With introductions out of the way, let’s get down to brass tacks, shall we—and answer some questions sent in by fellow D&D fans that need their games saved.
Problem 1: How to Foil an Ability Cheater?
There’s a player in our group who always seems to have higher stat rolls than anyone else. It wouldn't be a problem if it happened a few times, but it happens almost all the time, which has begun to raise suspicions from other members of the group.
It doesn't help the fact that he has a habit of coming to the sessions with characters he has rolled up at home, but even when he does roll up stats with the group he is very secretive about his die rolling, usually doing it slightly away from, or on the edge of the group.
He is a good person and an experienced player, so I didn't think he would ever need to resort to cheating, but all the evidence points to it.
I am aware he may just be tremendously lucky, but for one person to do it so often defies all odds. So how can I find out if he is cheating and if he is how can I deal with it?
I know it’s not nice to call someone a cheater, but I am going to break that particular social compact and tell you something I think you already know—your friend is cheating.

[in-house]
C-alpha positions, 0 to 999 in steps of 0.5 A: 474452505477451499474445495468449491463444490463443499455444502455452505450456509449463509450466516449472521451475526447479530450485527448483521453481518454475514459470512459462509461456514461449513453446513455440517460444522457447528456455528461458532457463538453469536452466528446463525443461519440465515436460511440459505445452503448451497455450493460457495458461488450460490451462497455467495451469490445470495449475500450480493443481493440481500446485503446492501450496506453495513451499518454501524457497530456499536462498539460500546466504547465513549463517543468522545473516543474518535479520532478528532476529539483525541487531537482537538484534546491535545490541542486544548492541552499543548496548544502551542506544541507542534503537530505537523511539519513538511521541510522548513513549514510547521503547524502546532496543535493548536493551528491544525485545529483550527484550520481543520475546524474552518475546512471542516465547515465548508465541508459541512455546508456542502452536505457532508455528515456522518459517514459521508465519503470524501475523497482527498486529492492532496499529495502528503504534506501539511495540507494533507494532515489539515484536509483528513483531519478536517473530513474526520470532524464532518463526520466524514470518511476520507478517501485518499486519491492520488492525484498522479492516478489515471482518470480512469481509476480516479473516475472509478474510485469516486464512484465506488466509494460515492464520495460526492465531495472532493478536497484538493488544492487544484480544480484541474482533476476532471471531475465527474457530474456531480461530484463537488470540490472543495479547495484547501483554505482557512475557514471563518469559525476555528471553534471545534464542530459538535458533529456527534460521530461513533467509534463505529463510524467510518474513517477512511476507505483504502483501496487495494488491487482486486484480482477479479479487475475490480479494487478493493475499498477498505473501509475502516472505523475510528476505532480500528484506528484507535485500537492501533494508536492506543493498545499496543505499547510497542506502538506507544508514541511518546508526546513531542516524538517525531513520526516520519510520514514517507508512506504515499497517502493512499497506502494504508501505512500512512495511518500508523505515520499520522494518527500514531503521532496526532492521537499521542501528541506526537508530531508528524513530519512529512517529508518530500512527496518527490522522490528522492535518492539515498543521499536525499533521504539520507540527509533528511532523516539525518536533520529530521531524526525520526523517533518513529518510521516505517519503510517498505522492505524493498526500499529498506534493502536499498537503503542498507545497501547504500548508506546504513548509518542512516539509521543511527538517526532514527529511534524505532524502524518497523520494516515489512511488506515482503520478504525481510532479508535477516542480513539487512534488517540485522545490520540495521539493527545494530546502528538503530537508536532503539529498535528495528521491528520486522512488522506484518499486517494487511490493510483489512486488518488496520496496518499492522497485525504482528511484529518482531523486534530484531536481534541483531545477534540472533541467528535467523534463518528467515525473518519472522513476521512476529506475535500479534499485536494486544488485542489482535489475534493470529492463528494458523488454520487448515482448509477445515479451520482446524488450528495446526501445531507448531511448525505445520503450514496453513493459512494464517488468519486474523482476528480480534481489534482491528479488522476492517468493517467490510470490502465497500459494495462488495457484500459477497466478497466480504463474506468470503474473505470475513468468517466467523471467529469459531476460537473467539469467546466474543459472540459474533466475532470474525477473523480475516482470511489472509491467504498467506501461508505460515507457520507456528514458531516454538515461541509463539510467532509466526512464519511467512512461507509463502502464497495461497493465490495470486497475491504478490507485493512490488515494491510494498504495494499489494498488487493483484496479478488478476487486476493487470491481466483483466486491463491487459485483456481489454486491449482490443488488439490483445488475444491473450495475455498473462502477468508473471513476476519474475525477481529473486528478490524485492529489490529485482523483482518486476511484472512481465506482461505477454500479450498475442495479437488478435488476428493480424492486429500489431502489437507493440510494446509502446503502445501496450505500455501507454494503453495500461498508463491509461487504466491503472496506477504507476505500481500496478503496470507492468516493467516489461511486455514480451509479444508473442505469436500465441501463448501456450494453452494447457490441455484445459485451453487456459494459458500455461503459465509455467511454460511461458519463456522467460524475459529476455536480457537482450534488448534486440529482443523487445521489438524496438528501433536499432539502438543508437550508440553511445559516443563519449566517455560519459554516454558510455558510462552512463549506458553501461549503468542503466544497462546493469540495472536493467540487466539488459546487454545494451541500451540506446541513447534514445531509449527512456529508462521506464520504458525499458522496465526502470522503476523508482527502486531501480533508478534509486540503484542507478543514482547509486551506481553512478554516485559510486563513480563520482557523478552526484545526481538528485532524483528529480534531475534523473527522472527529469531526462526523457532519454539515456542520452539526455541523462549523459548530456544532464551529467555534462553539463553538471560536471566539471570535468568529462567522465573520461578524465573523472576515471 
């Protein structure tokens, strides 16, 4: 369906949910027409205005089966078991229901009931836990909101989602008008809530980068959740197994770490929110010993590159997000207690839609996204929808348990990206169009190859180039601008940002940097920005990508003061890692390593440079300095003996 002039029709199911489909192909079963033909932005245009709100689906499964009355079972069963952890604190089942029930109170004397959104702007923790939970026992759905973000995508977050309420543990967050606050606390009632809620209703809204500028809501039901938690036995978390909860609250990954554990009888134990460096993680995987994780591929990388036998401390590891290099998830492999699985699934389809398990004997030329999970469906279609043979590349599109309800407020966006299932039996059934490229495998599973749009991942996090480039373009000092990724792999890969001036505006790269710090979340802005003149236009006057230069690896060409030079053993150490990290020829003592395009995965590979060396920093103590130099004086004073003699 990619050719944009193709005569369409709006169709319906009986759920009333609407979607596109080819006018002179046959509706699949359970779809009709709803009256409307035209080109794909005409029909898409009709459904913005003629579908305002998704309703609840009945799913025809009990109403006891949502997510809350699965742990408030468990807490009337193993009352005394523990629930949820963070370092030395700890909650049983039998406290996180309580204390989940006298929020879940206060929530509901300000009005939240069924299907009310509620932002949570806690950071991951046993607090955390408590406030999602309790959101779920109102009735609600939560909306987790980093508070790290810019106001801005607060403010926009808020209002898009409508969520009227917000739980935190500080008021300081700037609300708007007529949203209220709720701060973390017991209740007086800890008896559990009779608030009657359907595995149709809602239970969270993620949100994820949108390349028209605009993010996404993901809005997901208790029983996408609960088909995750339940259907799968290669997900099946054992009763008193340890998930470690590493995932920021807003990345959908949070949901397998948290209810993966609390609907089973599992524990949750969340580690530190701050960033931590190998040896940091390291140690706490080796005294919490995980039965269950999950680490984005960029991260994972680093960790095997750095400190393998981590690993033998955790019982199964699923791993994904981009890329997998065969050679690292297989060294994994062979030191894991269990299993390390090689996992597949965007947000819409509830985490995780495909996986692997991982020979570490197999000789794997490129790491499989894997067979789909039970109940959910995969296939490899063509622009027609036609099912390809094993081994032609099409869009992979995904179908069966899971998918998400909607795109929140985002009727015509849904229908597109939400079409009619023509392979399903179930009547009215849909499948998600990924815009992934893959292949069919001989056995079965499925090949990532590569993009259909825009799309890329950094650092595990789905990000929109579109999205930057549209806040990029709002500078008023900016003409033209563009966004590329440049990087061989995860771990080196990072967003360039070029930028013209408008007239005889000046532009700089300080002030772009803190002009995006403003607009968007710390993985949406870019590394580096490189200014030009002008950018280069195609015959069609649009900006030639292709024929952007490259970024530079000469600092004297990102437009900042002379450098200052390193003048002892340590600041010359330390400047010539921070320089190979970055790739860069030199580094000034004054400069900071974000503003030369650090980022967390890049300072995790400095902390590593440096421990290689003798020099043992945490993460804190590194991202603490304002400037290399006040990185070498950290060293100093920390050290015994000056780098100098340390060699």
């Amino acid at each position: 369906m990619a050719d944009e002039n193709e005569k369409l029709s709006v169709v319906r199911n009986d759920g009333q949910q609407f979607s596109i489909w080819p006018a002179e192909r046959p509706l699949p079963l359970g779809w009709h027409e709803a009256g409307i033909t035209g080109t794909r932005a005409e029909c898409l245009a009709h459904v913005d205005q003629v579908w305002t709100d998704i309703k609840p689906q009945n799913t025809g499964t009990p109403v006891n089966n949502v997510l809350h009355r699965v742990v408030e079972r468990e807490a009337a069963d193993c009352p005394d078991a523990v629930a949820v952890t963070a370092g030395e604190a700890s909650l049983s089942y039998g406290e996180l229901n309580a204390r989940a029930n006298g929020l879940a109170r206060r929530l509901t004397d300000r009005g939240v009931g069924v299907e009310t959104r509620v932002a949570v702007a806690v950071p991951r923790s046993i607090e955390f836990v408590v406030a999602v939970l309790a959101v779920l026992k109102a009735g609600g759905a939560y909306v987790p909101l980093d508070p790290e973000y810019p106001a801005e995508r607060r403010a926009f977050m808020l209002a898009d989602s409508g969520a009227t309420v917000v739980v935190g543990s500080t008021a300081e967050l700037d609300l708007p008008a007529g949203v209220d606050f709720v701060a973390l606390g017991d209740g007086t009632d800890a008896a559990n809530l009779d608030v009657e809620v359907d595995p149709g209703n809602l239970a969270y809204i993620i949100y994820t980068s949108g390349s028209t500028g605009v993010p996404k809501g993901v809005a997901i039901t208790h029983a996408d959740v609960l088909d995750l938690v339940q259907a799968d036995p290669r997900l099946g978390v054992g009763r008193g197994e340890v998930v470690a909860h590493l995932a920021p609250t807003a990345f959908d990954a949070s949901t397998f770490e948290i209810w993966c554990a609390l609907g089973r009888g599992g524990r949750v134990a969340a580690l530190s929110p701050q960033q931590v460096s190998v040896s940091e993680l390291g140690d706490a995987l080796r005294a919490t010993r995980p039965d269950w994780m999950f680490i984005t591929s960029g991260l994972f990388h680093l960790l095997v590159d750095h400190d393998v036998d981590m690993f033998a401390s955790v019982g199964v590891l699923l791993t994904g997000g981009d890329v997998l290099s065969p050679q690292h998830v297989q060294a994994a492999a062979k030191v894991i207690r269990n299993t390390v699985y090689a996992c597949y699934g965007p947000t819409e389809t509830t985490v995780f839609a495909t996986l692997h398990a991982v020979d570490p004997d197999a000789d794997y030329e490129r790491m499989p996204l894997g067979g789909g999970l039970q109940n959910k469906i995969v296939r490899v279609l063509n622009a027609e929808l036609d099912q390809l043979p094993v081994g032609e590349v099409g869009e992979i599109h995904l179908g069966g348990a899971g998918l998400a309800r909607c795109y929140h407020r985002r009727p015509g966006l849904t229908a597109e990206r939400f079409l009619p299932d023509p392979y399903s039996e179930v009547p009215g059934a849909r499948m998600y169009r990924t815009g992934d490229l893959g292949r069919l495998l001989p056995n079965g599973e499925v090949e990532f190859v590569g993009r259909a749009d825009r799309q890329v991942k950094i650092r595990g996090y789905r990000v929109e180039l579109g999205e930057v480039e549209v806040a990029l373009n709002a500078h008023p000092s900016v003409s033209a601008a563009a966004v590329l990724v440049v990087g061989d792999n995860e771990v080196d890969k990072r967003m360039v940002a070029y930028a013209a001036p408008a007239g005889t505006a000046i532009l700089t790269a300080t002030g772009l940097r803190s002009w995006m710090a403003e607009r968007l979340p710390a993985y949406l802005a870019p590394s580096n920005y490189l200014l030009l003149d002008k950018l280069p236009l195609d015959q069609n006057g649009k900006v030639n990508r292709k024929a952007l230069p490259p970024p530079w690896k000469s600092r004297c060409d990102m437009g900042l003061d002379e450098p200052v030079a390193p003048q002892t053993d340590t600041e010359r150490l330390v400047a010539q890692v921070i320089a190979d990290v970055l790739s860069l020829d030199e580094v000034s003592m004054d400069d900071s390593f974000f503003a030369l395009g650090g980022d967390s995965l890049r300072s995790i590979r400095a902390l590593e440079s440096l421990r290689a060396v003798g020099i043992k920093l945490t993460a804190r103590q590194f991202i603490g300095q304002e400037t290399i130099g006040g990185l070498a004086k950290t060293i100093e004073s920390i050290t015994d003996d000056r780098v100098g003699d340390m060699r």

You may be aghast at my blatant jump to this conclusion. Or not. I have only this brief letter to go on, but if everything that Andy describes is true, it’s pretty darn obvious this player is taking steps to make sure no one else sees his rolls. And rolling dice isn’t like taking a bath—there’s nothing to be shy about!
That said, this player is your friend, you obviously think highly of him, and I am guessing that the last thing you want to do is call him out on the carpet over his ability rolls. But you do have options.
The best solution is to start the point-buy method described on page 169 of the v3.5 Dungeon Master’s Guide. Now some D&D grognards may frown on this—after all it’s not any of the four methods described by Gary Gygax in the original Dungeon Master’s Guide. But the fact is, most folks who like random rolls like them because they have a chance to roll higher than everyone else. Yes, there are the dye-in-the-wool roleplayers who enjoy playing the less-than-optimal characters every so often, but point-buy lets them do that… all they have to do is put their good stats in crappy places (and don’t worry, they won’t). Point buy makes sure everyone can play the character they want and sidesteps the whole cheating thing. It really is the best of both worlds.
Just can’t shake the traditionalist need to roll for stats? (That’s a pity.) Then put down a strict set of table rules—including one that states that all rolls take place on the table. I’m a big fan of this rule in general, and tend to follow it even when I am the DM. Sure there are times when as a DM you should make rolls behind the screen (hide, move silent, bluff… sure I get it), but creating a sense of transparency for all rolls builds trust between players and the DM, and really creates an environment were folks feel uncomfortable flubbing rolls.
Problem 2: How Do I Keep My Campaign Going?
One of the things that my players really enjoy about our games is character development and intricate plots. I love telling stories with layers of bad guys where it only becomes clear over time what the ultimate threat is. I love laying plot threads that don't get resolved till much later in the campaign.